Vestibular Dysfunction in Children
Editor's note: Read this article to learn about central and peripheral vestibular dysfunction in children. Online at www.physical-therapy.advanceweb.com, the article Balancing Act discusses using a mix of balance equipment to get athletic patients back to sport and life.
Rose Marie Rine, PhD, PT
The incidence of vestibular disorders in children is similar to that of adults.1-3 Like adults, children with central nervous system (CNS) disorders may have central vestibular disorders.4 Numerous investigators have shown that damage to the vestibular system causes balance, coordination and visual problems in children, which can seriously interfere with their development and learning. Tsuzuku and Kaga have reported that children with vestibular dysfunction have learning disabilities and delayed gross motor development.5 Motor and postural control deficits that are related to a vestibular dysfunction have been reported in children with sensorineural hearing loss since birth.6 Schaaf reported a high incidence of vestibular disorders in developmentally delayed preschoolers with a history of otitis media.7 Furthermore, Eviatar and Eviatar found a maturational delay in vestibular system function in premature, low birth-weight infants.8 In a recent longitudinal examination of vestibular dysfunction in children, Kaga reported a severe delay in the acquisition of motor skills in the first two years of life.9
Fair to good compensation was seen by 10 years of age in all skills with the exception of balance with eyes closed if the child was not misdiagnosed and did not have mental retardation. Despite these reports, children with a history of the conditions noted above are rarely tested for vestibular function. Because vestibular function is critical for the development of visual spatial, perception and postural control abilities, early identification and intervention are important.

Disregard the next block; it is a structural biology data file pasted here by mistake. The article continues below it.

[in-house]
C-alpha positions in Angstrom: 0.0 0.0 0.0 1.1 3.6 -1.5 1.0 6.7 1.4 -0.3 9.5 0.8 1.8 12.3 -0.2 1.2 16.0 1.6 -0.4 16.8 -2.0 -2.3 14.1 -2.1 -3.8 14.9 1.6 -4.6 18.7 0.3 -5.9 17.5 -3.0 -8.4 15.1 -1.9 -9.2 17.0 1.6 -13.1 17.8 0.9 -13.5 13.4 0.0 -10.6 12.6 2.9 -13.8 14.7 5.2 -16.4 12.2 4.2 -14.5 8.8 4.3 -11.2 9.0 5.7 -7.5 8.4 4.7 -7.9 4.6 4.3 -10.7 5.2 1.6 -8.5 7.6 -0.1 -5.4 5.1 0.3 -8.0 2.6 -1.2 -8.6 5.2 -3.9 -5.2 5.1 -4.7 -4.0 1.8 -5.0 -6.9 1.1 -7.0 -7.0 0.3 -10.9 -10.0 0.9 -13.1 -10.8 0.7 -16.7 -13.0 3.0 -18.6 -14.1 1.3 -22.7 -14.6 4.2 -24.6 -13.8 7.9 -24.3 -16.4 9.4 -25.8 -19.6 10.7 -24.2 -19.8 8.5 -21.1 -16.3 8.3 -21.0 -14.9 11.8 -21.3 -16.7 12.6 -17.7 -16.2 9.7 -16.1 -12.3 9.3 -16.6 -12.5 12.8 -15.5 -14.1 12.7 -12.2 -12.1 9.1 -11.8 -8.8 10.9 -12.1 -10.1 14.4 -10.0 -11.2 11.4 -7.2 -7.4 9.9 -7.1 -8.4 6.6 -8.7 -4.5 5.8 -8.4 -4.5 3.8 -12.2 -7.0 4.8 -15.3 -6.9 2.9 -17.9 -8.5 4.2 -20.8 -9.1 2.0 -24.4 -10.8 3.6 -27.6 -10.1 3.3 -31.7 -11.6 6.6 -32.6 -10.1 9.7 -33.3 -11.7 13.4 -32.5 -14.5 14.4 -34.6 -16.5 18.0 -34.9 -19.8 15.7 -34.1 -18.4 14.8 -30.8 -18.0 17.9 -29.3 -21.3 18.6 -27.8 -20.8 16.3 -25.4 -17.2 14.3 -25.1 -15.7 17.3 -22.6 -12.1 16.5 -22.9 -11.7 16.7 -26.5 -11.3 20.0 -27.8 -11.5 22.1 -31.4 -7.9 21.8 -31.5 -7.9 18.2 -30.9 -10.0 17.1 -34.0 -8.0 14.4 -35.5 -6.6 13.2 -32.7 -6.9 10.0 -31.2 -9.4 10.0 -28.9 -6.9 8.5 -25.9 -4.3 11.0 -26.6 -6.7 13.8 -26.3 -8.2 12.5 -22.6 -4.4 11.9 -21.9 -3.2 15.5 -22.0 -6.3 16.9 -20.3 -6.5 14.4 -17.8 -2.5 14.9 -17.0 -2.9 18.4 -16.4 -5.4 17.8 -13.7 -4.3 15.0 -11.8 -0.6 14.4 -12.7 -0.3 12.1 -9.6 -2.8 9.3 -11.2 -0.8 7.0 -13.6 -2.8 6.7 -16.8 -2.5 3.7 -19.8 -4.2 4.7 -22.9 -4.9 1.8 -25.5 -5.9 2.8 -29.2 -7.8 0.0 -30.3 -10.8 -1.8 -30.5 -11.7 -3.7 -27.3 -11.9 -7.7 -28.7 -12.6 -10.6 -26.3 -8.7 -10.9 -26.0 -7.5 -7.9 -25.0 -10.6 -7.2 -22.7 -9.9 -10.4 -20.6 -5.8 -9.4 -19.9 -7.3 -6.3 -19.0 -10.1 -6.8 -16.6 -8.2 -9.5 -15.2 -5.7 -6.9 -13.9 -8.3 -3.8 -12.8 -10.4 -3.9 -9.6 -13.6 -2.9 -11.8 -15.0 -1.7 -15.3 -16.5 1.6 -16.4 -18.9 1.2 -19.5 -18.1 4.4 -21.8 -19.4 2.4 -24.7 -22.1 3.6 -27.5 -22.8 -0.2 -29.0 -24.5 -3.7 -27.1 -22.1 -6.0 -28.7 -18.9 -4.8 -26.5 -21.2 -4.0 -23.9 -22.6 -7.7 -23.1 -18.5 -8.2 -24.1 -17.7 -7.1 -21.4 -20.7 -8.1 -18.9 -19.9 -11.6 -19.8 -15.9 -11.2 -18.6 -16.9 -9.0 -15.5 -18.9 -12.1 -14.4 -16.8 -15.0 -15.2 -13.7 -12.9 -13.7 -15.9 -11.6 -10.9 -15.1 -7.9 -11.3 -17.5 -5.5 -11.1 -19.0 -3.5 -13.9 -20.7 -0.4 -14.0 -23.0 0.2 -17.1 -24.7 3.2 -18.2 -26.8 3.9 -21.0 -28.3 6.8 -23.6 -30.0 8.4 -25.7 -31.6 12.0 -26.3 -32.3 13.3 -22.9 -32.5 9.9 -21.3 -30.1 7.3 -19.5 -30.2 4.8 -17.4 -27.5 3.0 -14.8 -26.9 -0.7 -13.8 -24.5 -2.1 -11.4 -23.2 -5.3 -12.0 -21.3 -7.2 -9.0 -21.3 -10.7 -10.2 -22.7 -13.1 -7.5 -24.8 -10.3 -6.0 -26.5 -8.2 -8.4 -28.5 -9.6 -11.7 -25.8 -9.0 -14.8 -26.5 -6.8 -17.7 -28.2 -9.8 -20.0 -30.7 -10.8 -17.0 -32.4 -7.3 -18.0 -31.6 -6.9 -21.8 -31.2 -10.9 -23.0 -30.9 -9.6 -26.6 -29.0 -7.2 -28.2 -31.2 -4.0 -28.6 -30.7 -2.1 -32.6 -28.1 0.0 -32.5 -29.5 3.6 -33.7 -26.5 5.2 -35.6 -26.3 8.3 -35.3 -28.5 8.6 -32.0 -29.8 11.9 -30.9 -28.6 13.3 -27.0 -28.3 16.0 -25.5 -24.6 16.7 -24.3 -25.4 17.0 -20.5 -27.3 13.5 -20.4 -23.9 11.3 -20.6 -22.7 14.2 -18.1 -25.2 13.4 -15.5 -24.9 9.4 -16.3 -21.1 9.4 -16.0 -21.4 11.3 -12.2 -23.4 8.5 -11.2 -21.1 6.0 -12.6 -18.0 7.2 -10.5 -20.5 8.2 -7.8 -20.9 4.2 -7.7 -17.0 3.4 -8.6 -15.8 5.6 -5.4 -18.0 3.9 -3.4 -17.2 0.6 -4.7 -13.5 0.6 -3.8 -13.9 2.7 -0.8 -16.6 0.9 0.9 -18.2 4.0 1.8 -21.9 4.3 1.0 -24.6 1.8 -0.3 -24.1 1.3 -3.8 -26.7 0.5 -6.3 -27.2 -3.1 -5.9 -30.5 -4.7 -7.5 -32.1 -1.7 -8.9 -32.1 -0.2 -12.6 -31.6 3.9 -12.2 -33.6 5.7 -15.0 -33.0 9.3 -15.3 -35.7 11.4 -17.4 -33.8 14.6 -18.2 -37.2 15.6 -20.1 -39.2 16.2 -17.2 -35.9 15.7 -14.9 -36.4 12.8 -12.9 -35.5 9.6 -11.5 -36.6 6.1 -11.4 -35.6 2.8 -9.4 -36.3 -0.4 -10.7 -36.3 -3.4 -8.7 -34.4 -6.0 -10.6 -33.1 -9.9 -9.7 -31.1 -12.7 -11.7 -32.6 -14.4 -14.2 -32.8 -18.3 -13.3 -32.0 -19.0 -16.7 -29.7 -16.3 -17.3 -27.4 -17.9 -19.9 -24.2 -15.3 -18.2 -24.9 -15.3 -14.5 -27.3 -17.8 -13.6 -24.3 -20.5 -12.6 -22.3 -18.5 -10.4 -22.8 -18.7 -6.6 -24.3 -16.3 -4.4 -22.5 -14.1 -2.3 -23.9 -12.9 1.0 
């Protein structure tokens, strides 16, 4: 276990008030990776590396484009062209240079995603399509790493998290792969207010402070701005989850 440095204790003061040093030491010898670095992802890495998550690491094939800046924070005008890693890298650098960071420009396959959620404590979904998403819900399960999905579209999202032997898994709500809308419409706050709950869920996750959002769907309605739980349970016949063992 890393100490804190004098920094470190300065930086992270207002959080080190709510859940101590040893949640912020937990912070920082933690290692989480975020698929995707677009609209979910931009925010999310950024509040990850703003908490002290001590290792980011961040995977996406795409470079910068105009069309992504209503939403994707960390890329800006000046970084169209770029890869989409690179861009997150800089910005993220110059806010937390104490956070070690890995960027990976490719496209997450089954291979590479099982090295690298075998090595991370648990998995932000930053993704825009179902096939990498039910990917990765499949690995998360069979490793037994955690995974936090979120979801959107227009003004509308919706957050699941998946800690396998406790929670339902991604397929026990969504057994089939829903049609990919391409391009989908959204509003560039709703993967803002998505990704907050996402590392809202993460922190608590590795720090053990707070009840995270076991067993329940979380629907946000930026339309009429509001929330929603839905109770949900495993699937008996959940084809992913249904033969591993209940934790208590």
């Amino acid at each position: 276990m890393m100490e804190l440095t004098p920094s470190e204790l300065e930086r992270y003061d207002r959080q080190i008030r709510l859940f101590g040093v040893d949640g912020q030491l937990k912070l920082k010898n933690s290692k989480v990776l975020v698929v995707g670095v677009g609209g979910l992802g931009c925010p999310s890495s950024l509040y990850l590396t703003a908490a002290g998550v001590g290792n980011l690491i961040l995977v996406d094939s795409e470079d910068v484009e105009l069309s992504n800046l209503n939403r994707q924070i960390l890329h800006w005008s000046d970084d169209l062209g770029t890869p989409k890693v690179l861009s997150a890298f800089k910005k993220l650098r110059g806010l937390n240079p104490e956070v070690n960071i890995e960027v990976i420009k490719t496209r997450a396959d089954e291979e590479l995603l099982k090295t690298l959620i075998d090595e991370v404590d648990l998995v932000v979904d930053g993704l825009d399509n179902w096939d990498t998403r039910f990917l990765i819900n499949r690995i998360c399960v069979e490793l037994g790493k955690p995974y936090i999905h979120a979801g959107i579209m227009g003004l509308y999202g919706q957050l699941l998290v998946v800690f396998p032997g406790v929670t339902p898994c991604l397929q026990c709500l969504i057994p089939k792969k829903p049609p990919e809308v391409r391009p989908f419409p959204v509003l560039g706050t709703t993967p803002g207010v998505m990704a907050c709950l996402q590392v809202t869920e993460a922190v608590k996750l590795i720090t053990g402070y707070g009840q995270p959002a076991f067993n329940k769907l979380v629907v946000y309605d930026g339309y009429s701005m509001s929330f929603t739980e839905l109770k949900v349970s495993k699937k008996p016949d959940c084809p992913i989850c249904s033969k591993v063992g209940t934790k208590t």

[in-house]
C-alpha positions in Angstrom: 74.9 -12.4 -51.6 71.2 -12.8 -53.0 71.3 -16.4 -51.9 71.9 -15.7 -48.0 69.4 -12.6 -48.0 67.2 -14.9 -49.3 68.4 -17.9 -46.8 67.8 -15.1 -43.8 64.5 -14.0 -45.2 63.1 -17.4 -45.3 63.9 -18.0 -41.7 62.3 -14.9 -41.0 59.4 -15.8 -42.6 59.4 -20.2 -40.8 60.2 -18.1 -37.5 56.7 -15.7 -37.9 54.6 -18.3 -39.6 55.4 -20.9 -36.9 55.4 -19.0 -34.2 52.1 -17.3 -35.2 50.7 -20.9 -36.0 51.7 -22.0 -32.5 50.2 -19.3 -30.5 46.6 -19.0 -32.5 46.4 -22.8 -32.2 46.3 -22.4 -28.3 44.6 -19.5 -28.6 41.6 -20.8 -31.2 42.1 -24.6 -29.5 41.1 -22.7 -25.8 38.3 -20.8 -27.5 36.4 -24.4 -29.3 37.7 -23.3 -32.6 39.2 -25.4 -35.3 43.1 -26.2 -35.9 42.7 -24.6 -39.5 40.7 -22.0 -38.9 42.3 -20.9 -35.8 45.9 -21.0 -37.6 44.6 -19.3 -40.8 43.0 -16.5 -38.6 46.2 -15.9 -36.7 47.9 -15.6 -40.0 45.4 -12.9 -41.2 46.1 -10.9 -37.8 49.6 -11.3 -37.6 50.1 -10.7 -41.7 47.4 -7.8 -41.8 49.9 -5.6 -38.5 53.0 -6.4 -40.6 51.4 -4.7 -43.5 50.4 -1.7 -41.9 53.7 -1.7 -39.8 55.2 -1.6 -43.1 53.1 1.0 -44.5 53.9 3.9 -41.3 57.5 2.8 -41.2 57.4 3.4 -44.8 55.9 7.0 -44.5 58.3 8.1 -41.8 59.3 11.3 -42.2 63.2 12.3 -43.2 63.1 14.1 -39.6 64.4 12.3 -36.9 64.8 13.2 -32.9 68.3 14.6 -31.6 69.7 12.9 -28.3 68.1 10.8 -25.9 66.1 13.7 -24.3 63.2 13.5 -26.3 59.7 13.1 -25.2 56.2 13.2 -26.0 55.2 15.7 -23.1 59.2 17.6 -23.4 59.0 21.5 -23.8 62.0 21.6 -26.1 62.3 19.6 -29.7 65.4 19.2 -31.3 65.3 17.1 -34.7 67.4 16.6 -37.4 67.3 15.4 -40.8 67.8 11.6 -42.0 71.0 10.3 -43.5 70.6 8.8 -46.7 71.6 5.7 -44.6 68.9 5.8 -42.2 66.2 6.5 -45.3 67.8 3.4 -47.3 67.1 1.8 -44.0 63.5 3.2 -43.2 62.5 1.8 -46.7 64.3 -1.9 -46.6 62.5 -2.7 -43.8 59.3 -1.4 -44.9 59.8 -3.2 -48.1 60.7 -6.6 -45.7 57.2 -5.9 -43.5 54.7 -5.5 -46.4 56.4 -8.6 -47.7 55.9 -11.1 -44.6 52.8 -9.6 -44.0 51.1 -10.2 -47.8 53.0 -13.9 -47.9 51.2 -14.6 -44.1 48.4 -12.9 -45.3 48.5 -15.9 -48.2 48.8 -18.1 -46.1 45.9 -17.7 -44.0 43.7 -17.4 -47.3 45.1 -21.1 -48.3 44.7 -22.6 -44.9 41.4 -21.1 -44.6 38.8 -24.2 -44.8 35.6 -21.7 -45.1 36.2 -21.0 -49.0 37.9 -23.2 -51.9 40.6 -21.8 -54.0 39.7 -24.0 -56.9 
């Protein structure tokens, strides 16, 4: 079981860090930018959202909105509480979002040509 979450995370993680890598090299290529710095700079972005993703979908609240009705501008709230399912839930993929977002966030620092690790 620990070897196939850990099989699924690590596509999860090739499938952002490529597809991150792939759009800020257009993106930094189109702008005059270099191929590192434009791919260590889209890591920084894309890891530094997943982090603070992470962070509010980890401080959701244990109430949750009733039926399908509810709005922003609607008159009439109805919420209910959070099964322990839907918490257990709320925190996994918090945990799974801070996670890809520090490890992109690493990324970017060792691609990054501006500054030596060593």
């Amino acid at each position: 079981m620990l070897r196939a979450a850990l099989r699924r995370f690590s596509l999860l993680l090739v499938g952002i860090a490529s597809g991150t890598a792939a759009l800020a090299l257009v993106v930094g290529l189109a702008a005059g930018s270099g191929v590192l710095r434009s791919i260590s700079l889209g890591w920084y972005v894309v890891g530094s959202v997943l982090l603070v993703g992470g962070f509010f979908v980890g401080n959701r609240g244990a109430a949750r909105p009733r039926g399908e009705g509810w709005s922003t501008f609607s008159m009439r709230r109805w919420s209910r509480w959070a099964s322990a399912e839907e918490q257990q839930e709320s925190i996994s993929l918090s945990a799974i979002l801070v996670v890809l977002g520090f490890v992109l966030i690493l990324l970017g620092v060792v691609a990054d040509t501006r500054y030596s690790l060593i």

Evaluation of Postural Control
The selection of assessment tools should include functional and differential diagnostic tests for vestibulo-ocular (VO) and vestibulospinal (Vsp) function.10 Because diagnostic procedures are costly and may be uncomfortable, screening for appropriate referrals for in-depth testing is warranted. Screening includes age-appropriate examination of motor and balance development, postural control abilities, perceptual and oculo-motor control and VO and Vsp function.11 The purpose of these tests are threefold: 1) to establish that a functional balance deficit exists; 2) to isolate the contributions of the various components of the postural control system in order to determine which component(s) is (are) problematic; and 3) to provide a basis for referral for further diagnostic testing and the development of remedial programs. Children who attain scores below age-appropriate levels and positive screening of Vsp or VO dysfunction should be referred for more comprehensive testing.6
Functionally, balance represents postural control or vestibulo-spinal abilities, and aberrant persistence of labyrinthine reflexes interferes with balance ability. Clinical functional measures of balance that have been normed and standardized for use with children include the Functional Reach Test,12 the balance subtest of the Peabody Developmental Motor Scales (PDMS)13 and the balance sub-test of the Bruininks-Oseretsky Test of Motor Proficiency (BOTMP).14 Care should be taken in the selection of tests since not all are appropriate for all ages.